Credo In Action: Starting the Research Process

Posted by Duncan Whitmire on 7/19/17 9:00 AM

Credo in Action, Trends in Reference

19836785704_829869e934_z.jpgFor many students, the hardest part of writing a paper is getting started. Oftentimes either can’t settle on a topic, or they feel overwhelmed by the volume and complexity of the information out there. We asked librarians to write to us about how Credo helps their students start their research, and this is what we heard back:

“Credo helps studetnts start their research by providing a wide range of resources," says Natalie Wahl of Leeward Community College. "This semester, our library has supported research of Epic Rap Battles, which pit characters against each other. From researching Michelangelo to Miley Cyrus, Credo Reference has been a great one-stop resource for information." 

JJ Fickenworth of Horry Georgetown Technical College always recommends Credo to her students. "I have found many students do not automatically think to gather background information on a topic during the research phase. They like to start writing about their opinion and then try to find a source or two that supports their argument. By recommending Credo up front in an information literacy workshop, I can show students that background information can actually lead their paper's argument. Plus the articles they find in Credo are great sources to cite!"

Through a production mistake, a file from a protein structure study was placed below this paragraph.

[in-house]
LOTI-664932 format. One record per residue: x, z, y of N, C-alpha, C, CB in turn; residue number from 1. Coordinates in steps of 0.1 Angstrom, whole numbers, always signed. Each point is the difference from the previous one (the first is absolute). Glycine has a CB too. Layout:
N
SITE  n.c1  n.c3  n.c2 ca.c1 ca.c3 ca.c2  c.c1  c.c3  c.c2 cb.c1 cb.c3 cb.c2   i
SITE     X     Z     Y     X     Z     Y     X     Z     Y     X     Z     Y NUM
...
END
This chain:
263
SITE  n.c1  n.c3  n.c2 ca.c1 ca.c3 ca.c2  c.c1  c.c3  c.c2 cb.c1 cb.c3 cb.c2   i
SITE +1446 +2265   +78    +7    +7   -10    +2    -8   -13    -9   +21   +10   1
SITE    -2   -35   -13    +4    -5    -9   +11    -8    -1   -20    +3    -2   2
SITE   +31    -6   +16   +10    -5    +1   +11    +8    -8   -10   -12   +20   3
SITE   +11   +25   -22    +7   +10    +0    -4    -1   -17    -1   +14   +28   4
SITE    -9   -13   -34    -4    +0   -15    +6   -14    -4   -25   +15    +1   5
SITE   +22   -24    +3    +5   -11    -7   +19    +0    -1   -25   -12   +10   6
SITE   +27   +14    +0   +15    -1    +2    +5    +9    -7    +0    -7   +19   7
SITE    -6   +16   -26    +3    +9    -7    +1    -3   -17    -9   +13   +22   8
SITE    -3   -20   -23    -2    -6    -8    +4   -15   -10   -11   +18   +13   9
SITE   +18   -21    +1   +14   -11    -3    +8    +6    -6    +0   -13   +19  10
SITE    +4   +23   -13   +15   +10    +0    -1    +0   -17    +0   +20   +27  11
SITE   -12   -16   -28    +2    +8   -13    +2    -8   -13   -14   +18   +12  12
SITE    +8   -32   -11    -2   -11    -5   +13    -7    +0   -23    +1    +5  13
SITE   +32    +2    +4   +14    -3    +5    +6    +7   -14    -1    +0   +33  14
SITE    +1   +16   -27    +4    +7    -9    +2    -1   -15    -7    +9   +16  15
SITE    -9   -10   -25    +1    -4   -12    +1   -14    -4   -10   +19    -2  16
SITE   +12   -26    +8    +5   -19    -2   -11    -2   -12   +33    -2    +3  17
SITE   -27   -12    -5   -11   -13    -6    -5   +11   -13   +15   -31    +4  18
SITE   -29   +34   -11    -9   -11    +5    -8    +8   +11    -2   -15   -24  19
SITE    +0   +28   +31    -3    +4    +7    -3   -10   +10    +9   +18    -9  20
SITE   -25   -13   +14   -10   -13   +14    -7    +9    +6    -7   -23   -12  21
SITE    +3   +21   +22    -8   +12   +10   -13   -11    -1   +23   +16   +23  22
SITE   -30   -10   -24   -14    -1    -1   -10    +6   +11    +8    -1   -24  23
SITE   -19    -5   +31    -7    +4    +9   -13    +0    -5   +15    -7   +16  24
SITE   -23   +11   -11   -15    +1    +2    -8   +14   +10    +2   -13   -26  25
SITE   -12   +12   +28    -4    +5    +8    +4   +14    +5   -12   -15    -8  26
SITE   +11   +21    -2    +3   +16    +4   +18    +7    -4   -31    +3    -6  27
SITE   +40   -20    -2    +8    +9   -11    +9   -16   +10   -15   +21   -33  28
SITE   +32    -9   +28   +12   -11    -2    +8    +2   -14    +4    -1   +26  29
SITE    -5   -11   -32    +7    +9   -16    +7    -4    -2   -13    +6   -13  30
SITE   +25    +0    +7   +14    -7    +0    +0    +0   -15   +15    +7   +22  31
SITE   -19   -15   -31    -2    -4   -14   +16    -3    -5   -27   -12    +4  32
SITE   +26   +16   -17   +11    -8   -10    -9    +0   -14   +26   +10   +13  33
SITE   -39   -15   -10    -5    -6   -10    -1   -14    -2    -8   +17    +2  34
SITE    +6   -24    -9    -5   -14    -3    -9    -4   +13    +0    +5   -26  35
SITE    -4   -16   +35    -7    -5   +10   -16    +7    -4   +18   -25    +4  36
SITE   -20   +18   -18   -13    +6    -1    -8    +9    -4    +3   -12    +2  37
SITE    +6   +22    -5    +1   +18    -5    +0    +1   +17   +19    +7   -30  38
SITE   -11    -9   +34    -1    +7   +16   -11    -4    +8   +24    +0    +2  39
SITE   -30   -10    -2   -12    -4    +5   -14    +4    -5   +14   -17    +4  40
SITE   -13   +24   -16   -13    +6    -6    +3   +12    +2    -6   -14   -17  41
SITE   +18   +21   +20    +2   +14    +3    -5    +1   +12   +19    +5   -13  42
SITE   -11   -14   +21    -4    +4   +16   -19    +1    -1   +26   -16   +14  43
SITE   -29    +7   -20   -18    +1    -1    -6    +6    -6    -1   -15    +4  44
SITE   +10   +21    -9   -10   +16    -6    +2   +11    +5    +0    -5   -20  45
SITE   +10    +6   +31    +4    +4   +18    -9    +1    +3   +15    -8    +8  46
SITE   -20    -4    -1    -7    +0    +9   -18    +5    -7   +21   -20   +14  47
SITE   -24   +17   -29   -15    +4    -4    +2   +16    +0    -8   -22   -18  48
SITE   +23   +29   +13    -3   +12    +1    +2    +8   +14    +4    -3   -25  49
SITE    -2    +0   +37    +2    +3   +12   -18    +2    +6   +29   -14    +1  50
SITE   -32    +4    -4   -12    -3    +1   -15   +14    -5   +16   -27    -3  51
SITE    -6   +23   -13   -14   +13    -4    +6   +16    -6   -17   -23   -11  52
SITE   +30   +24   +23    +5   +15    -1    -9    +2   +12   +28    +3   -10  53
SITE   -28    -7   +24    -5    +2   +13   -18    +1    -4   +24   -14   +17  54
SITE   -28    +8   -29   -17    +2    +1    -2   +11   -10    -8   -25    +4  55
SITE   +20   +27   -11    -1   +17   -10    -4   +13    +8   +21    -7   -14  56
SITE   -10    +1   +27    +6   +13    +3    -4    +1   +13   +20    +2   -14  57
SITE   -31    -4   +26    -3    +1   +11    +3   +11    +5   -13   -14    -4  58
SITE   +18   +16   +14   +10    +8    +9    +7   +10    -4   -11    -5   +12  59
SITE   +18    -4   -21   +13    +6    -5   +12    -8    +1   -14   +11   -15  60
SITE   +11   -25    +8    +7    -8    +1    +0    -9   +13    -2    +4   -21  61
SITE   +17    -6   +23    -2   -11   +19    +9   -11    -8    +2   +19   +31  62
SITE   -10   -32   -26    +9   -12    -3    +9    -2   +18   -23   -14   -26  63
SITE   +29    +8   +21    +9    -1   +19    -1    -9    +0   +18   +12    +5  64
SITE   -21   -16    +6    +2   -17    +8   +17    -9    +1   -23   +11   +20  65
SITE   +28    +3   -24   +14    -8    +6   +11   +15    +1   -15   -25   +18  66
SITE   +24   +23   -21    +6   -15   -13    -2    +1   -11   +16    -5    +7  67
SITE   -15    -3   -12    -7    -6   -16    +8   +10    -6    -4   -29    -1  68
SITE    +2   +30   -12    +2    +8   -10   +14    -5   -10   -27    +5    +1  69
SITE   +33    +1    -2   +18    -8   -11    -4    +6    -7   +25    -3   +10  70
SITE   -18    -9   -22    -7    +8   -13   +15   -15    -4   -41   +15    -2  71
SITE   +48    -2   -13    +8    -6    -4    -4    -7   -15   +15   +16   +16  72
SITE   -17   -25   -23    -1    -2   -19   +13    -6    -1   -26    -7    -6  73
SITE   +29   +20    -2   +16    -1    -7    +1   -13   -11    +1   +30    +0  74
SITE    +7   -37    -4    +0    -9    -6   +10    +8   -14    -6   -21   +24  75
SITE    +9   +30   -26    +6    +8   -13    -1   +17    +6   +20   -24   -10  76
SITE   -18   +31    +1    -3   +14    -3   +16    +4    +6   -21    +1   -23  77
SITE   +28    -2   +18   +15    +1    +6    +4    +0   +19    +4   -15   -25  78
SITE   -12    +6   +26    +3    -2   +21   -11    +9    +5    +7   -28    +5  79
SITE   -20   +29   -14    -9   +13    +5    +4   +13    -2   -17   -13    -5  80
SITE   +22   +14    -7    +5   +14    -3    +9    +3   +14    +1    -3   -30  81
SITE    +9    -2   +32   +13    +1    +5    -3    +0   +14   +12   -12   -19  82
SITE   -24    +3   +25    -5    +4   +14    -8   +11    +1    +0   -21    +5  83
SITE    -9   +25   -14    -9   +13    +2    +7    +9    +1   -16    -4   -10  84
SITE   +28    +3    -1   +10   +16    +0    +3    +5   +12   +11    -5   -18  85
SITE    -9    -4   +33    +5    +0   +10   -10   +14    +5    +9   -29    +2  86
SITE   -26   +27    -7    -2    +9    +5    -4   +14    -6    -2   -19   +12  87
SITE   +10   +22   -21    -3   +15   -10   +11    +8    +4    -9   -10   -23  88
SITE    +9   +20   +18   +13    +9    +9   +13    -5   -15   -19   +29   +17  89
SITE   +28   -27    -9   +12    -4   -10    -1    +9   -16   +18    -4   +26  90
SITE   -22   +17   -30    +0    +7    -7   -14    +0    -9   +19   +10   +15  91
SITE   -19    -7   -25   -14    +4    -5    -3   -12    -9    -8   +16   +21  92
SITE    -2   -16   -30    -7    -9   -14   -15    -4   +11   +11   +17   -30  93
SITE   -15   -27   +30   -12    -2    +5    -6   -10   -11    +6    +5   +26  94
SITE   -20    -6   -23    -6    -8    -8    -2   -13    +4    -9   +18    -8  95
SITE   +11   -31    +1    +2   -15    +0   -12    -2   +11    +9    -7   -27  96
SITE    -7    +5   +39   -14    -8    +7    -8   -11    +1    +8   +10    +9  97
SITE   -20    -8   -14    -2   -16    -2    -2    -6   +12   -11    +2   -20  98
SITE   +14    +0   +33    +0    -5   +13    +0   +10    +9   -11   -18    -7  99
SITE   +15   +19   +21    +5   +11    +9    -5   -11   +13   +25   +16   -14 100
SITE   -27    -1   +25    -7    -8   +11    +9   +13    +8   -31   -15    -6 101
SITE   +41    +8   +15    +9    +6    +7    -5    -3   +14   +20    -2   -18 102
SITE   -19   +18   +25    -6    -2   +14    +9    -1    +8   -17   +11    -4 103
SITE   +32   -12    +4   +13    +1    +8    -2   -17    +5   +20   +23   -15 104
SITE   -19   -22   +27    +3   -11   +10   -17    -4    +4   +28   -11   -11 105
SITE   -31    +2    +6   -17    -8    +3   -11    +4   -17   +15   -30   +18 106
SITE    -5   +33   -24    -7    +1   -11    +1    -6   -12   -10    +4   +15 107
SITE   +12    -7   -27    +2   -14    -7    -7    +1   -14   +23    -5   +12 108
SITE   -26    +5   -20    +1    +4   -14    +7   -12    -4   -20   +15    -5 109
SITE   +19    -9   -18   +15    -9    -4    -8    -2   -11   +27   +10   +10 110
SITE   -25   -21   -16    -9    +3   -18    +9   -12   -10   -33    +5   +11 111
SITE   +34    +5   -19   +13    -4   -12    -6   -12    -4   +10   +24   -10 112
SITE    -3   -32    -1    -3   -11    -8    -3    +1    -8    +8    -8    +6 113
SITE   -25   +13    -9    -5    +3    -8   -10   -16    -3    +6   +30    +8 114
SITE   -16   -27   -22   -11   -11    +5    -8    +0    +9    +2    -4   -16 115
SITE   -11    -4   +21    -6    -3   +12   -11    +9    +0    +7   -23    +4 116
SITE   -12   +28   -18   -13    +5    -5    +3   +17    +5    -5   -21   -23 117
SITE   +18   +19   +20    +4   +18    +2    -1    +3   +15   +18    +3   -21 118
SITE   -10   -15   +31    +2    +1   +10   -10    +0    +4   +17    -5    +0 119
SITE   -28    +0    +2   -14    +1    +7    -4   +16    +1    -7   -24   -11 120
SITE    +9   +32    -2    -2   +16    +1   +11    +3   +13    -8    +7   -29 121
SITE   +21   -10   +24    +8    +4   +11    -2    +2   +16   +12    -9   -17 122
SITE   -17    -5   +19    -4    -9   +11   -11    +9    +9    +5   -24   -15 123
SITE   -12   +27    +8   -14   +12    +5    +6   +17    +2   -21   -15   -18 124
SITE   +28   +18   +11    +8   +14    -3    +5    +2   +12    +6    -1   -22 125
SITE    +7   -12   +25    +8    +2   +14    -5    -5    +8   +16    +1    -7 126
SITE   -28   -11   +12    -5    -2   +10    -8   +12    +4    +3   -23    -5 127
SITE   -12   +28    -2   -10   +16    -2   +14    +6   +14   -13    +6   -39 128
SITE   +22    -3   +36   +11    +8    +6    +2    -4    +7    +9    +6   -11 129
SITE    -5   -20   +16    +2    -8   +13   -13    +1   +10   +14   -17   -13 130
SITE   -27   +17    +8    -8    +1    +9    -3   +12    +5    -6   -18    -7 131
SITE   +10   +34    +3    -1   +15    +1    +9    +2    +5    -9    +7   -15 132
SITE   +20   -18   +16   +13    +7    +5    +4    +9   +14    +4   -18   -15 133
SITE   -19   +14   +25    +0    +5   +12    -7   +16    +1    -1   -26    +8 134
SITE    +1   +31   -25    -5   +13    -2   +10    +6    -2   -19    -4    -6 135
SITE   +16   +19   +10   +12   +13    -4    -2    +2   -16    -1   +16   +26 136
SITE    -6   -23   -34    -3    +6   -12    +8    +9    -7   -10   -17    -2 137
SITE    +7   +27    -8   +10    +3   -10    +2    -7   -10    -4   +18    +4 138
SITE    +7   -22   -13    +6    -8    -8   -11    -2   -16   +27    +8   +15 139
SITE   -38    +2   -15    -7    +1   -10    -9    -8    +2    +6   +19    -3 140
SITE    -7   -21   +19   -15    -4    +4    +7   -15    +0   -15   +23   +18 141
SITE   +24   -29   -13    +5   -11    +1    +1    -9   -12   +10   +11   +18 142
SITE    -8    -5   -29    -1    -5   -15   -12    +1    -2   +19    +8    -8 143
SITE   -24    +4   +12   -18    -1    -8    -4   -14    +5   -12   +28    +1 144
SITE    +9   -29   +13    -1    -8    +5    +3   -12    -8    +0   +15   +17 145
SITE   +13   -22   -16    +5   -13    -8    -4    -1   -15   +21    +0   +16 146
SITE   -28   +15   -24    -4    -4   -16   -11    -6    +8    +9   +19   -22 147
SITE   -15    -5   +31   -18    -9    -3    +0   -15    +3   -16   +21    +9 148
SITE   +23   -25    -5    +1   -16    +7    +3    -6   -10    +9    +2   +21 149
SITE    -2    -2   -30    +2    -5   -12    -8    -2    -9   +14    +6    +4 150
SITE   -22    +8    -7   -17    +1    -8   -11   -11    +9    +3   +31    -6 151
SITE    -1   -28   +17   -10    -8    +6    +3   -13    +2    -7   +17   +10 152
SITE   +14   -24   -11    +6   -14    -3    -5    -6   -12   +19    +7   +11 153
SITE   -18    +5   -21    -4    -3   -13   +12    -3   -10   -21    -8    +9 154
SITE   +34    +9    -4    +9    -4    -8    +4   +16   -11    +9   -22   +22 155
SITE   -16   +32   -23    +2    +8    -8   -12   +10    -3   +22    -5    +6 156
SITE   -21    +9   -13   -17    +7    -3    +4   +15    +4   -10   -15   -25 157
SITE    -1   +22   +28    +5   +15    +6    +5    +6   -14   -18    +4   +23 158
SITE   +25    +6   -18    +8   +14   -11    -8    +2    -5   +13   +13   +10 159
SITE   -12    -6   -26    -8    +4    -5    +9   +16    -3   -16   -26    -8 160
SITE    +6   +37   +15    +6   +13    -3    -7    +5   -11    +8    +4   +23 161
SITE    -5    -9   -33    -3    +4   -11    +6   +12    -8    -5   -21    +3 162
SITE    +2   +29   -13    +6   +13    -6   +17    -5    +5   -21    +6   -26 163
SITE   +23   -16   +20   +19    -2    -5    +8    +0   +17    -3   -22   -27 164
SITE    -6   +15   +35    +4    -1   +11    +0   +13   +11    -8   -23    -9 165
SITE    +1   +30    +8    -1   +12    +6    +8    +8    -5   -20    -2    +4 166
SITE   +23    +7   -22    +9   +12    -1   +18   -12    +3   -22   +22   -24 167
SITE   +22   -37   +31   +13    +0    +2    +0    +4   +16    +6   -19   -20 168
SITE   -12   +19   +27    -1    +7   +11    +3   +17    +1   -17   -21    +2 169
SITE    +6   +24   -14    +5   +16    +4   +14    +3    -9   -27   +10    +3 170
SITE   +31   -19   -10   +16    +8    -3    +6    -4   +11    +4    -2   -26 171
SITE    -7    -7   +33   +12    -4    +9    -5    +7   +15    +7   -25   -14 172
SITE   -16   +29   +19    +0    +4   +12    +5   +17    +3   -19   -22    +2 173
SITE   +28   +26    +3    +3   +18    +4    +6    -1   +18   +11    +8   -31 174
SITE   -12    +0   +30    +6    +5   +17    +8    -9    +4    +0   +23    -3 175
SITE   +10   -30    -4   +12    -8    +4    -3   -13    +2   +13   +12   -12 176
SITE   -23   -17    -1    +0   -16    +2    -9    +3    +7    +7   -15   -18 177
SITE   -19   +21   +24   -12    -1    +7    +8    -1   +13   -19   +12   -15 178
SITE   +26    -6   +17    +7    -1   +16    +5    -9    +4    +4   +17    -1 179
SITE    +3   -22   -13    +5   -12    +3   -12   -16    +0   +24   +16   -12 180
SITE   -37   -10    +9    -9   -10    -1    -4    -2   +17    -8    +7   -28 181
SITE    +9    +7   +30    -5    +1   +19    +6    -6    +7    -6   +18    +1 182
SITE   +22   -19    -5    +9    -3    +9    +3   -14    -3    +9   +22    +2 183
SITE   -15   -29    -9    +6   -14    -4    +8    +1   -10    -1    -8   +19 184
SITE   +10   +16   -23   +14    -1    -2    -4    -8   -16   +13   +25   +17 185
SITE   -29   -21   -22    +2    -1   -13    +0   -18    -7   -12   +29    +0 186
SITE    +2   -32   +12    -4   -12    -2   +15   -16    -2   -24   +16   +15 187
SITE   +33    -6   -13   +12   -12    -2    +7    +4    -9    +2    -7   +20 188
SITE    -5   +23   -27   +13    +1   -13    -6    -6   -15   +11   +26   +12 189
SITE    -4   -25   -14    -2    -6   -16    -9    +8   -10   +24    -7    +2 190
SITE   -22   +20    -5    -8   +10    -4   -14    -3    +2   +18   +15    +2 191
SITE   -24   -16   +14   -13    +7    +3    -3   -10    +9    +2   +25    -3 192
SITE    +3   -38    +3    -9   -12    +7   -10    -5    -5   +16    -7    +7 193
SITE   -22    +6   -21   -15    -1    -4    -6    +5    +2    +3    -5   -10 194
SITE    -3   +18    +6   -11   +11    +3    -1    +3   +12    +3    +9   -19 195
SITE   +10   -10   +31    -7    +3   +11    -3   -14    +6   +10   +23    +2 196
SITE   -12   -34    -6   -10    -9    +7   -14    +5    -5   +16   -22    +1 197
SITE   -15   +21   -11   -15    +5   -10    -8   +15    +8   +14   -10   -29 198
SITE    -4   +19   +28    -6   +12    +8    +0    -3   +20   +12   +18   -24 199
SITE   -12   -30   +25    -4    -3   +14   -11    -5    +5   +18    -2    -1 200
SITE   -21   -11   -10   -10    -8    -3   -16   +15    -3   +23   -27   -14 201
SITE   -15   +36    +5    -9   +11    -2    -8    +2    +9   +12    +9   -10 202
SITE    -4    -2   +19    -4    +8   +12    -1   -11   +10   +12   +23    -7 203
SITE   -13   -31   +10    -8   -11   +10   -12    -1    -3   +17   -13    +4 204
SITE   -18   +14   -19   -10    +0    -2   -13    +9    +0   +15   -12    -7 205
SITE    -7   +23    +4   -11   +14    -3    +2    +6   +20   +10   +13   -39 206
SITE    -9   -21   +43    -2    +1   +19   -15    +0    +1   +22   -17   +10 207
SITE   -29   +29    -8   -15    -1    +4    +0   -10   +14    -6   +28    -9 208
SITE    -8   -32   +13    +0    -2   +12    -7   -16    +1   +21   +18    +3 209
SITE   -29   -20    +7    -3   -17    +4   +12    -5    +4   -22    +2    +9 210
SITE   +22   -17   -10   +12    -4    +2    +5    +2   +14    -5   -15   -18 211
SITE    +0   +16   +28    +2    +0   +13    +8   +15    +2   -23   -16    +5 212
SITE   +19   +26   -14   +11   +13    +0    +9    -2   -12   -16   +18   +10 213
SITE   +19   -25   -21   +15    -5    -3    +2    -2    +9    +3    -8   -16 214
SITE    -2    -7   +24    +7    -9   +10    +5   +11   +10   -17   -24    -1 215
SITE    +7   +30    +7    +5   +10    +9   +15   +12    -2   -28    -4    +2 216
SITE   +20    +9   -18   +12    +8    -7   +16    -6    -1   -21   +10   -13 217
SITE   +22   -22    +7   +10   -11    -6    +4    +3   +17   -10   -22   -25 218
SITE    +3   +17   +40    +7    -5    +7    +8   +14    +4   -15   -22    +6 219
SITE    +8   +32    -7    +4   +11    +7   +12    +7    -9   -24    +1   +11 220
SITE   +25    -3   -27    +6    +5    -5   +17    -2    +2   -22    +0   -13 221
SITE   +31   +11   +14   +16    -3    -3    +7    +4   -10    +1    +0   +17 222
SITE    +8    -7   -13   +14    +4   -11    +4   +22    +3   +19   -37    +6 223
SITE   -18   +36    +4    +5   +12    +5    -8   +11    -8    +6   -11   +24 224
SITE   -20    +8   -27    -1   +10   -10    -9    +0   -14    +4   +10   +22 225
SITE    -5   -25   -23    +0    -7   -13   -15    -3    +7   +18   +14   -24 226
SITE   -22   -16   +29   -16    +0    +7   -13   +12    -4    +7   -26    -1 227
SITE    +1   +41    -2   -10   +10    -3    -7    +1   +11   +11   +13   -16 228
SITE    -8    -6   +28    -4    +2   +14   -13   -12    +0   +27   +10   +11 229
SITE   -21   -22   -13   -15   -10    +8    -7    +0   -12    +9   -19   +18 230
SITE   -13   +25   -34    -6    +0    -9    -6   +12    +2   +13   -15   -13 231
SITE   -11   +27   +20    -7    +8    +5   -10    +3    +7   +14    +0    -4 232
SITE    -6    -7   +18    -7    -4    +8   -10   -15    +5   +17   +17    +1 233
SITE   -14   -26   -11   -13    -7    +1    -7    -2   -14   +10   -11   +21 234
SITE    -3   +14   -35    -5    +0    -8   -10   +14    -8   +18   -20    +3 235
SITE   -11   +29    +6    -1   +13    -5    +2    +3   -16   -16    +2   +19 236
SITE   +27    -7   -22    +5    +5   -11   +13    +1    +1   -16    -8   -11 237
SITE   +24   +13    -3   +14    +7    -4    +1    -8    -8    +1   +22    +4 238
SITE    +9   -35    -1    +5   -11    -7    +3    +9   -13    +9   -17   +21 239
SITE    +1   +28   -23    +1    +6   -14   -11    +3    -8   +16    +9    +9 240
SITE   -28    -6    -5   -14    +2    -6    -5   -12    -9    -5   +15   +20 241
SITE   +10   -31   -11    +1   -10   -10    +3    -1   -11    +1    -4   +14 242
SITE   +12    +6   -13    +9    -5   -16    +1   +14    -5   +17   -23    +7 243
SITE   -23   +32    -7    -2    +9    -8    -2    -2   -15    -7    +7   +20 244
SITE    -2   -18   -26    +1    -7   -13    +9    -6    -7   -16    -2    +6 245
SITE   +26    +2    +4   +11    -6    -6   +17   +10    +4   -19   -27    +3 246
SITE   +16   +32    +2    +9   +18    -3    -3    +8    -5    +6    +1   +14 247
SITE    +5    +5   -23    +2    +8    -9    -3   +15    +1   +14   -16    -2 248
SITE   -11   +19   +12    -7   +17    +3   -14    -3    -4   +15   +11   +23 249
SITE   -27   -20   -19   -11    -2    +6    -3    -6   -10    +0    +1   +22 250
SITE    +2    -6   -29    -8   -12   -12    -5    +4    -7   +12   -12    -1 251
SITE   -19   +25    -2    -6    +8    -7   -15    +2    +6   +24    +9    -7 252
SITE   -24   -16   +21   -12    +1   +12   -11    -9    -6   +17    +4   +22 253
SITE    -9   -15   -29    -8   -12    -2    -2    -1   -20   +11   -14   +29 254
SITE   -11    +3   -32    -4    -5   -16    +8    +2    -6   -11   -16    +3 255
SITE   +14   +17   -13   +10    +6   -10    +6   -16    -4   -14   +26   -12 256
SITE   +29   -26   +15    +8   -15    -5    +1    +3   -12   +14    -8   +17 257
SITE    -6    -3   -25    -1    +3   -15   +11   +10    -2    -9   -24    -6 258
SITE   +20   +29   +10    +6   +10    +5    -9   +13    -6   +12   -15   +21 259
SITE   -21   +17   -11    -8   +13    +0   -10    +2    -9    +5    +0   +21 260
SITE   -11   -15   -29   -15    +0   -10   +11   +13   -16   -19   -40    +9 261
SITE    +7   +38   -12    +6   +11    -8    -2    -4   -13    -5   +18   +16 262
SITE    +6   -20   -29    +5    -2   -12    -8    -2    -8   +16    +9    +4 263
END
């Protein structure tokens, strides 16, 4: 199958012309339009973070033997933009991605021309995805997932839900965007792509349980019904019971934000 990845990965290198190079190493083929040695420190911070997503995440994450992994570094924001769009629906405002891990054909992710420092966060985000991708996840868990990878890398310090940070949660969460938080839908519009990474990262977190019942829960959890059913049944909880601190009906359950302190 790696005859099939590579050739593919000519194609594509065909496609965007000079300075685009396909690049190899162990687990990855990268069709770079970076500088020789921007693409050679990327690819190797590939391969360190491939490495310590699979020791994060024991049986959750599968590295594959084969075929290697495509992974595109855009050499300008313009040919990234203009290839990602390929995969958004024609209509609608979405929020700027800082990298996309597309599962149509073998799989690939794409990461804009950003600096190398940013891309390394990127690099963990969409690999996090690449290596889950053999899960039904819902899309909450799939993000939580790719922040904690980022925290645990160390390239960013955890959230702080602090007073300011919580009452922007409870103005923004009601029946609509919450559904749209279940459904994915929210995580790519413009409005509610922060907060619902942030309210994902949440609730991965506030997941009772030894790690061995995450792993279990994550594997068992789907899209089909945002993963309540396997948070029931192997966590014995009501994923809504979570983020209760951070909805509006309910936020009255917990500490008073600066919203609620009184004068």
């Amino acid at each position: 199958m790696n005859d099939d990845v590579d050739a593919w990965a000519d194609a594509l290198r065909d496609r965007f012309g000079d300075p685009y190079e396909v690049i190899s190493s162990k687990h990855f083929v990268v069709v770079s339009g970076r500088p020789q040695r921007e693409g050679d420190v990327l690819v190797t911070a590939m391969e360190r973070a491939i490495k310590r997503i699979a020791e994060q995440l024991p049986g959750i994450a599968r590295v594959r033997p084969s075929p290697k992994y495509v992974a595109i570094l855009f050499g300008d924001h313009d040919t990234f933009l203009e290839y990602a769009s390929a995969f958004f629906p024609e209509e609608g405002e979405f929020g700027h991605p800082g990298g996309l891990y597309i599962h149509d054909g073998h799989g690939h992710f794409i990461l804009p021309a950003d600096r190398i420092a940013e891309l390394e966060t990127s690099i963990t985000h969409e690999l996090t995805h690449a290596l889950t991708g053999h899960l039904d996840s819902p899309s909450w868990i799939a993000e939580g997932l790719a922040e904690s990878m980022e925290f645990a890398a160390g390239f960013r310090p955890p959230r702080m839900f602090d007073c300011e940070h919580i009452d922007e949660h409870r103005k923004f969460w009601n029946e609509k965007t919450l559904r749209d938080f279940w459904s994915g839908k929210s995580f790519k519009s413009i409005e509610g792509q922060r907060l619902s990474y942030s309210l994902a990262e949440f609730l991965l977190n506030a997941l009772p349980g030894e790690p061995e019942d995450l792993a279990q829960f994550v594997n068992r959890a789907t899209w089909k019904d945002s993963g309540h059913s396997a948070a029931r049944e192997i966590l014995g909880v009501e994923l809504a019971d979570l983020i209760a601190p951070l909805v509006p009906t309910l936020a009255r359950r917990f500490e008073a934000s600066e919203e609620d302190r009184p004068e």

Julie Renee Moore told us that, “Right now, we are hosting an exhibition called: 9066: Japanese American Voices from the Inside. In preparing this exhibition, I have found that many people do not know much about the Japanese American Internment or how it came about. This is an important part of our American history; and we need to learn our history, so that we do not repeat past mistakes. By going to Credo Reference, one can type in just about any term or names in pertinent court cases related to the Japanese American Internment, and there will be great information that floats to the surface. Credo Reference also lets users know whether or not the article that they are reading is a primary source.”